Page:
In late January, the Senate Transportation Committee held a hearing regarding the future of the Driver Responsibility Program.
If you are unaware of the program, consider yourself lucky. Millions of other Texans know far too well the consequences it has brought the Lone Star State.
If the hearing was any indication, the Driver Responsibility Program could be seeing its last days.
The program was created in 2003 to help increase revenue, countering a $9.9 billion budget shortfall during that biennium. It penalizes drivers with surcharges for committing certain driving-related offenses.
There’s a point system for each type of offense. The points stay on your license for three years.
If you hit six points, you must pay $100 for every year they are on your record and an additional $25 for each additional point.
Higher-level traffic convictions carry steep penalties that must be paid for three years. A first-time DWI will cost an individual $3,000 over three years.
Failure to pay these fines results in the suspension of the person’s license.
Fines, attorney’s fees, car repairs, elevated insurance rates and court costs for even a minor traffic violation can add up to thousands in the blink of an eye.
The Senate Research Center says 1.2 million Texans have lost their licenses due to the program, leaving people with the choice of driving on a suspended license or losing the means to get to their job to support themselves and their family.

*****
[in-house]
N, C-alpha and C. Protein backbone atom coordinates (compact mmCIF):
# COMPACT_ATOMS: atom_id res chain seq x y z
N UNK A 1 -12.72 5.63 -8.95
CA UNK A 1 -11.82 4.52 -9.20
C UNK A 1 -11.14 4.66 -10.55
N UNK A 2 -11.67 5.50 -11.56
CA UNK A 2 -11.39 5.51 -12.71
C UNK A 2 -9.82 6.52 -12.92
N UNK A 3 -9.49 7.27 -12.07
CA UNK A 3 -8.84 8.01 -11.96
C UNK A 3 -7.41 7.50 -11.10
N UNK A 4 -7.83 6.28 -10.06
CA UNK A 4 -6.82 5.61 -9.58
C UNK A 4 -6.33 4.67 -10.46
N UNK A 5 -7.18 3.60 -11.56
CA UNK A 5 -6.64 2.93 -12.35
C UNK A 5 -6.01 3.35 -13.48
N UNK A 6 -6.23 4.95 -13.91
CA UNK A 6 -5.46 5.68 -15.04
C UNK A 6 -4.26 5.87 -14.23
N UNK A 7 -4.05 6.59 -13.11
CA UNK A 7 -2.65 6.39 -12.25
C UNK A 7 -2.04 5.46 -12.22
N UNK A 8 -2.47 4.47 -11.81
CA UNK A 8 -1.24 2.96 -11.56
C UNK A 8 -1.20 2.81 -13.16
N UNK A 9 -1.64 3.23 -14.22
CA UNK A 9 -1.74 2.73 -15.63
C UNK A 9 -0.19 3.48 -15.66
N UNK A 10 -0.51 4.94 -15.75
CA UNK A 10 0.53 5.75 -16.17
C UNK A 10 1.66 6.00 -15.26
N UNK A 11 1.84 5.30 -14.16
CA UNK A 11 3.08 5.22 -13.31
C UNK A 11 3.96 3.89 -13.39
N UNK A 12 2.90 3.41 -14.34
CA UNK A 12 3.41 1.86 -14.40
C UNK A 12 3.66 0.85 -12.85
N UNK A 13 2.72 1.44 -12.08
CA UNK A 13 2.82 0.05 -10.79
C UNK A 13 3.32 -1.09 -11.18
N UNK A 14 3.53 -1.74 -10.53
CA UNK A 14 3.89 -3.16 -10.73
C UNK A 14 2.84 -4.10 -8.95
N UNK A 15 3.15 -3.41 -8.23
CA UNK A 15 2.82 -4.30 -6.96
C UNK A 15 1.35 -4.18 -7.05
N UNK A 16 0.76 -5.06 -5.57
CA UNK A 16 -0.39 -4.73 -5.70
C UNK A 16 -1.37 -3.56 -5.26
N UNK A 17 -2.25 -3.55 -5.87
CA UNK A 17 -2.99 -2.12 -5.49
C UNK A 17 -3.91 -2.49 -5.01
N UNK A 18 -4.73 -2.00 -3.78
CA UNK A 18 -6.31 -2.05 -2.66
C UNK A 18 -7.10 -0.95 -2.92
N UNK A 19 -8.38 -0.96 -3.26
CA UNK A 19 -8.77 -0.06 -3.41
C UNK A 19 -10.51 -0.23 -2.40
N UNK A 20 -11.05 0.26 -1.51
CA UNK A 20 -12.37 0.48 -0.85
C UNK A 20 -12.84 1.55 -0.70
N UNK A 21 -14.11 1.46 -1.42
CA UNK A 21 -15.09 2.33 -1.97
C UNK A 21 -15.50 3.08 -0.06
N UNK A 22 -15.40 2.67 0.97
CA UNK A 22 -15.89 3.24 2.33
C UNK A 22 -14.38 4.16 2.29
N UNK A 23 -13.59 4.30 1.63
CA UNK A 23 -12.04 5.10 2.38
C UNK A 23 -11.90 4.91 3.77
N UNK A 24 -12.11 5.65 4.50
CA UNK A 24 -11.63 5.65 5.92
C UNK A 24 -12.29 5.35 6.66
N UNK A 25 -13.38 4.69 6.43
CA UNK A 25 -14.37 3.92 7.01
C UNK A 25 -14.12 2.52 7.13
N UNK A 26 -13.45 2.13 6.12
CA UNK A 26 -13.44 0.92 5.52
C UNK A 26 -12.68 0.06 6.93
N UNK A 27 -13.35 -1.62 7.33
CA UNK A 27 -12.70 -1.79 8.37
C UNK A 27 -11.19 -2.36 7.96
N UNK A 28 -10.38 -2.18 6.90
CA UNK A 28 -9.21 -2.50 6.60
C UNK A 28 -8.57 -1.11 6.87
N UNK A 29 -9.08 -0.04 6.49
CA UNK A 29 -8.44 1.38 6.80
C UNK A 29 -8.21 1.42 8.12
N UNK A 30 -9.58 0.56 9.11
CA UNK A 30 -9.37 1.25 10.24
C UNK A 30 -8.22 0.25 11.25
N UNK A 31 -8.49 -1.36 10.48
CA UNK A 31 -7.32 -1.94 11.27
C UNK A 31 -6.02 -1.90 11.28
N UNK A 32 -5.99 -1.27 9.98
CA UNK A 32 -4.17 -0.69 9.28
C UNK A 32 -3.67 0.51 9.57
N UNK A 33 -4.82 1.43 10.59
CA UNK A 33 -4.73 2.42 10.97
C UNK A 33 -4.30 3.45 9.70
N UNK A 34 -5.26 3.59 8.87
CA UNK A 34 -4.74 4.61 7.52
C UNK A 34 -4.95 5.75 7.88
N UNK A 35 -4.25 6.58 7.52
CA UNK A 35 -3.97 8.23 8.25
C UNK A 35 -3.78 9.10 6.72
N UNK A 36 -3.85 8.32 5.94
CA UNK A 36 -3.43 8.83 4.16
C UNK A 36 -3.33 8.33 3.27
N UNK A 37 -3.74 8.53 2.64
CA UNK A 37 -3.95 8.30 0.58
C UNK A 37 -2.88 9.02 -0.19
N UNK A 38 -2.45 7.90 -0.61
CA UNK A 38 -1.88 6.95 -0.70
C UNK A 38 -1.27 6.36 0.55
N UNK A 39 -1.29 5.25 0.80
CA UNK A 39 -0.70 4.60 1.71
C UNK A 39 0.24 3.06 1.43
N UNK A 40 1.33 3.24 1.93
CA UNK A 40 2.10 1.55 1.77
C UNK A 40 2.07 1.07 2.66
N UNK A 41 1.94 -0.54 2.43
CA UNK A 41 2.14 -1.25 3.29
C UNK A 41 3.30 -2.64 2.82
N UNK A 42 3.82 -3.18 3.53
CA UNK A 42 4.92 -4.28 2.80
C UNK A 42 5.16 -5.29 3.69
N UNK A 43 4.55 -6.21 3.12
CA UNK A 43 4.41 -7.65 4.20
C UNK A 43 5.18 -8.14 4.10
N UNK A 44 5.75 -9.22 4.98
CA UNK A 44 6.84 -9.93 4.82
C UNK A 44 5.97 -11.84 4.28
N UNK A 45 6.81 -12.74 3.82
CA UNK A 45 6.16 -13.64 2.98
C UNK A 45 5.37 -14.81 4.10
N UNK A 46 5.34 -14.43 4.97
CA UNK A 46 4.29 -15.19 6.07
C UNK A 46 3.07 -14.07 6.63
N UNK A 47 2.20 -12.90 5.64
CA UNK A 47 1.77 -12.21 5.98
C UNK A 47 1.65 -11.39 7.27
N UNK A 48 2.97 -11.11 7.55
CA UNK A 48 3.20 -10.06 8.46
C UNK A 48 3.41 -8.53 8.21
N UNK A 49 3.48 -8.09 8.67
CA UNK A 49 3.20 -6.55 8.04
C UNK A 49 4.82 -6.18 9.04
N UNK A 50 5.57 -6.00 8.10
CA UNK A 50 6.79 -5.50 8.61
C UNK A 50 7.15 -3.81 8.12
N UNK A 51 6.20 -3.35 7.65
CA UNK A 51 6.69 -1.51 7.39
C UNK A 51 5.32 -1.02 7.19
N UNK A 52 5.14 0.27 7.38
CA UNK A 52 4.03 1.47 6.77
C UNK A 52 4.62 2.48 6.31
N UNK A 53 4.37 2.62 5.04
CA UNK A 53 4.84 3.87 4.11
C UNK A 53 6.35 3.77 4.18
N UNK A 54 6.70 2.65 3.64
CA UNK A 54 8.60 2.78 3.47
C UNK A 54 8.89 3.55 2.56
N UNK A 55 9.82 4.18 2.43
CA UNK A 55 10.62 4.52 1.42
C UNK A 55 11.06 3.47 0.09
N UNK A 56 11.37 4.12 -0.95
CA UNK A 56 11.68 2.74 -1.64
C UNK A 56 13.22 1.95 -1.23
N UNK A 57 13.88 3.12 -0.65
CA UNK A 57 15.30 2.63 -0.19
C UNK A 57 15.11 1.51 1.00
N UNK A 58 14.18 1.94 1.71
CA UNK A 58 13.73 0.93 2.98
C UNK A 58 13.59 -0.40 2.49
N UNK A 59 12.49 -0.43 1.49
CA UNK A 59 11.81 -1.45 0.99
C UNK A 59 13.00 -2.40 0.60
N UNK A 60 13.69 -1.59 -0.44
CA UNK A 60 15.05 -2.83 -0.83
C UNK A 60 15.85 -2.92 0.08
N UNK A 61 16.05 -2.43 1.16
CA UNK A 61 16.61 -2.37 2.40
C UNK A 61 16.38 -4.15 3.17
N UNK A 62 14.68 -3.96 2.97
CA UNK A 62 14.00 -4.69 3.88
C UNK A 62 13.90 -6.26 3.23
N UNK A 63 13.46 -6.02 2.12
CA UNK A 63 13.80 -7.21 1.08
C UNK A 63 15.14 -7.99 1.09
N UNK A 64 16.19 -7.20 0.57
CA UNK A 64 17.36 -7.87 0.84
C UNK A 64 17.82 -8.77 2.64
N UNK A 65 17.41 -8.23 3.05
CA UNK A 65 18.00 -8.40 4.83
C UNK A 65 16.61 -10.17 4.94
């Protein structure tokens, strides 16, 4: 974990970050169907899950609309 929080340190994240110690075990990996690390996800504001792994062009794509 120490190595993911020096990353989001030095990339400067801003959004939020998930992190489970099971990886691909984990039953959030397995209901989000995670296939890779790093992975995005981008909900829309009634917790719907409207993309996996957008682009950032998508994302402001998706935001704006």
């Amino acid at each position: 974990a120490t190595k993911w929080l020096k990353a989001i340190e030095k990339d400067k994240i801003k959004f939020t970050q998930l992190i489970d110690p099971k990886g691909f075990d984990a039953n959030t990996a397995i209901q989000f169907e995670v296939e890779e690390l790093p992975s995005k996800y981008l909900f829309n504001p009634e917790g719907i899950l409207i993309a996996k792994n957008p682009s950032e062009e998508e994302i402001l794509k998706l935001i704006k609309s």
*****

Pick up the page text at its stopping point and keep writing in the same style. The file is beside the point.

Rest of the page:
Impoverishment and debt due to fines and fees can spin around those most vulnerable in our society faster than they can escape.
It’s an almost unanimous view that the Driver Responsibility Program should either be revoked or greatly reformed to allow for individuals to maintain their licenses, especially if they are faced with financial hardships.
Only one major hurdle stands in the way of getting rid of it.
A portion of the revenue from the program goes to fund trauma hospitals’ uncompensated care costs.
In fiscal year 2015, that was a little over $54 million, or 17 percent of total trauma care costs throughout the state.
Driver Responsibility Program surcharges aren’t the only revenue for trama care. Three court costs and fines that are gathered at the state and local level provided $30 million to funds dedicated for trauma facilities and care.
By statute, only a fraction of the money from those three court fines and costs actually goes to fund the trauma hospitals. If a larger portion were dedicated to the trauma hospitals, the Driver Responsibility Progam could be phased out with little-to-no revenue loss to the hospitals.
Driving safety, a named benefit to the program in its inception, has not improved.
Drivers charged with driving while intoxicated are hit hardest by the surcharges, but since 2003, DUI-related driving crashes resulting in a fatality actually have increased by 4.28 percent.
With minor tweaks to current judicial court fines and costs, the Driver Responsibility Program can be a thing of the past, while not disturbing trauma care funding streams.
Greg Glod is a policy analyst for Right on Crime and the Center for Effective Justice at the Texas Public Policy Foundation in Austin.